Q. Given the shift to service work, to what extent has our understanding of skills also changed?
In the last 15 years, businesses in the United Kingdom have increased their reliance on skilled work groups or teams. Although the initial motivation for adoption of work groups and teams may be linked to well-publicized examples in Japan and Sweden, reports of many successful implementations in the United Kingdom have further spurred their adoption (Navahandi & Aranda, 1994). The continuing importance in the workplace was advanced by Jerry Junkins, CEO of Texas Instruments: "No matter what your business, these teams are the wave of the future" (Dumaine, 1990, p. 52).
Service Work and Skills
In the current scenario, whether the current popularity of work teams across U.K. industry will remain at its present level is unclear. However, work groups will be common in the workplace, and the ability to function effectively within them will be critical to the success of new comers.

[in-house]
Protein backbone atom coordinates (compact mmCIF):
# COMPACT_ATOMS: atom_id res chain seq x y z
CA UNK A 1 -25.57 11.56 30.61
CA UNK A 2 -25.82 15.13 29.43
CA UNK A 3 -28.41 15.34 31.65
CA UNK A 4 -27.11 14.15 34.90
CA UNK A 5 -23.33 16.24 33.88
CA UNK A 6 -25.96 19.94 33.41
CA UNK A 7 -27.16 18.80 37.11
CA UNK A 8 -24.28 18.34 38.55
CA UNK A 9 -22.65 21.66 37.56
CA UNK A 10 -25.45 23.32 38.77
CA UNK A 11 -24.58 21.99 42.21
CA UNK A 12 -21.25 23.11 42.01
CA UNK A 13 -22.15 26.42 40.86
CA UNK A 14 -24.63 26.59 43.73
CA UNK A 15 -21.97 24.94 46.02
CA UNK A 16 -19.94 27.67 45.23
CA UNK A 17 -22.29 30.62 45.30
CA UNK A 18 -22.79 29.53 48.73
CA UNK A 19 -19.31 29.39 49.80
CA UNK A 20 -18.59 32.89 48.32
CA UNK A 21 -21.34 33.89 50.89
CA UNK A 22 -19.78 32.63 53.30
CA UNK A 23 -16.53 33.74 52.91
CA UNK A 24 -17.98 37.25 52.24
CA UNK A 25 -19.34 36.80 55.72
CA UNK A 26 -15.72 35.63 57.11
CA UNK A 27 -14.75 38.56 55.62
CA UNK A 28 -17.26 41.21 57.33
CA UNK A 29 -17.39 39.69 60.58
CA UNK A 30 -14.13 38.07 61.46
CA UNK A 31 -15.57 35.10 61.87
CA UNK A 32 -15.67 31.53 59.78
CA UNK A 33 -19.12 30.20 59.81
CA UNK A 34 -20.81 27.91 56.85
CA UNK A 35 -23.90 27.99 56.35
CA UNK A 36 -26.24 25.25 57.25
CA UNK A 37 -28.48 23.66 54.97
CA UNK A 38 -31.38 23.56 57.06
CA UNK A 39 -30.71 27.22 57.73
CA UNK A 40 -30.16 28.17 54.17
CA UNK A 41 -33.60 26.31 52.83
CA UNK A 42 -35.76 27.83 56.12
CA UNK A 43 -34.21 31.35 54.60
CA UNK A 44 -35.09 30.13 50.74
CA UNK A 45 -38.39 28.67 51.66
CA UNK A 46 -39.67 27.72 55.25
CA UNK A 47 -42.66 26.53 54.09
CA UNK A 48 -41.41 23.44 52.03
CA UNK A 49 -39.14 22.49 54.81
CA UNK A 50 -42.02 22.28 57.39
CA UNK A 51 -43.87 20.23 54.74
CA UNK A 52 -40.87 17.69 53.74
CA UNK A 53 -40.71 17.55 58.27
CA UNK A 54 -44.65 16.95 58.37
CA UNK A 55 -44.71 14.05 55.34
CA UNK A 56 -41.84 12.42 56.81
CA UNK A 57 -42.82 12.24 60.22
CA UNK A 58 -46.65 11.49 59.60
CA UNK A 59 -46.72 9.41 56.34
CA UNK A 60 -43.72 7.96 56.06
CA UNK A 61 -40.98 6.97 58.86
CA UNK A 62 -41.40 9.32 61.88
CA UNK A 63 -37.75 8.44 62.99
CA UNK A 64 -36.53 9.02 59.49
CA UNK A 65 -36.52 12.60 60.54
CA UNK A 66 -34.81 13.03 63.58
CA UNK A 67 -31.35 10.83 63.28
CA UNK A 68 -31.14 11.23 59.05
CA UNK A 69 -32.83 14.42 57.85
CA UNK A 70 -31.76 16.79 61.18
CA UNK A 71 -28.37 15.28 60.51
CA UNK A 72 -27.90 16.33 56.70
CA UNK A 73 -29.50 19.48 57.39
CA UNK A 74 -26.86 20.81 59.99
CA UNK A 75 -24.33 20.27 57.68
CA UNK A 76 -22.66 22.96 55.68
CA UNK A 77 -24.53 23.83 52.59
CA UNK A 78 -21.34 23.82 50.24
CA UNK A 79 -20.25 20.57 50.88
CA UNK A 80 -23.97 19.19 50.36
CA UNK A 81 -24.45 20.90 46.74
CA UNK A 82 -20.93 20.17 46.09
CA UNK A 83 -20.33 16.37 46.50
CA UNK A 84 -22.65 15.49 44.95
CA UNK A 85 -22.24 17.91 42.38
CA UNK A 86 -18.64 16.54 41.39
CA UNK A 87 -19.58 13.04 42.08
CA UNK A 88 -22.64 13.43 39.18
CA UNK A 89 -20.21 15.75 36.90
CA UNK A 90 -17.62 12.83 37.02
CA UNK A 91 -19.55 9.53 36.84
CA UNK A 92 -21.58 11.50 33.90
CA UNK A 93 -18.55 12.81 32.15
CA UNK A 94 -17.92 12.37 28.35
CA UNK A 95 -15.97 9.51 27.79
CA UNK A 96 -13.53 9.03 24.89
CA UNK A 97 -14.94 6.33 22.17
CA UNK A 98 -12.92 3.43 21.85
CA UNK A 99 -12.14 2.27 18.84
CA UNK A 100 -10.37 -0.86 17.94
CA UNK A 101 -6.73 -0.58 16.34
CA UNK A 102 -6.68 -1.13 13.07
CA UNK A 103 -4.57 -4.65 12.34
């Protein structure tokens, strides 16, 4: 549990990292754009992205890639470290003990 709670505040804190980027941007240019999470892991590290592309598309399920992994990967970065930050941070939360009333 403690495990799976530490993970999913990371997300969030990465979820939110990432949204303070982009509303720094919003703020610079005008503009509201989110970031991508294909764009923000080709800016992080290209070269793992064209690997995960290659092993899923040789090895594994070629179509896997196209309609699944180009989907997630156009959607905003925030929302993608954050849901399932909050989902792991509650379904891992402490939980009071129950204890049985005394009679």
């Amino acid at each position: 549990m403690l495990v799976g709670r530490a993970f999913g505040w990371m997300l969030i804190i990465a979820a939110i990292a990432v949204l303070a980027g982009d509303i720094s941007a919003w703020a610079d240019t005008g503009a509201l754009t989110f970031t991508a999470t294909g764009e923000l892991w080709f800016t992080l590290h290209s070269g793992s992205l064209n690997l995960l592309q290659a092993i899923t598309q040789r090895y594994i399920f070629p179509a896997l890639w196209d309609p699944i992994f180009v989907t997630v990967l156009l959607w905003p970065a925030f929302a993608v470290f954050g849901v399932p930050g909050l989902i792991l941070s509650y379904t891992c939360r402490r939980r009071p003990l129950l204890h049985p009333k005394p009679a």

In this paper, need of skills for the present day service work will be discussed. It will review the values of the group-project teaching technique, and propose a learning model to teach basic, yet highly important, workplace skills. (Dollinger, 1995)
For decades, the curriculum in most schools of business has been largely shaped by the Schools of Business. Until recently, with the adoption of its "mission-based accreditation," curriculum standards have promoted a broad array of core courses in a content-oriented program. A potential problem with this focus on providing all of the necessary content courses (accounting, economics, finance, information systems, management, marketing, etc.) is the failure to recognize the value of process in the educational preparation of students for the workplace. The development of important job skills may have been hindered by the concentration on cognitive knowledge.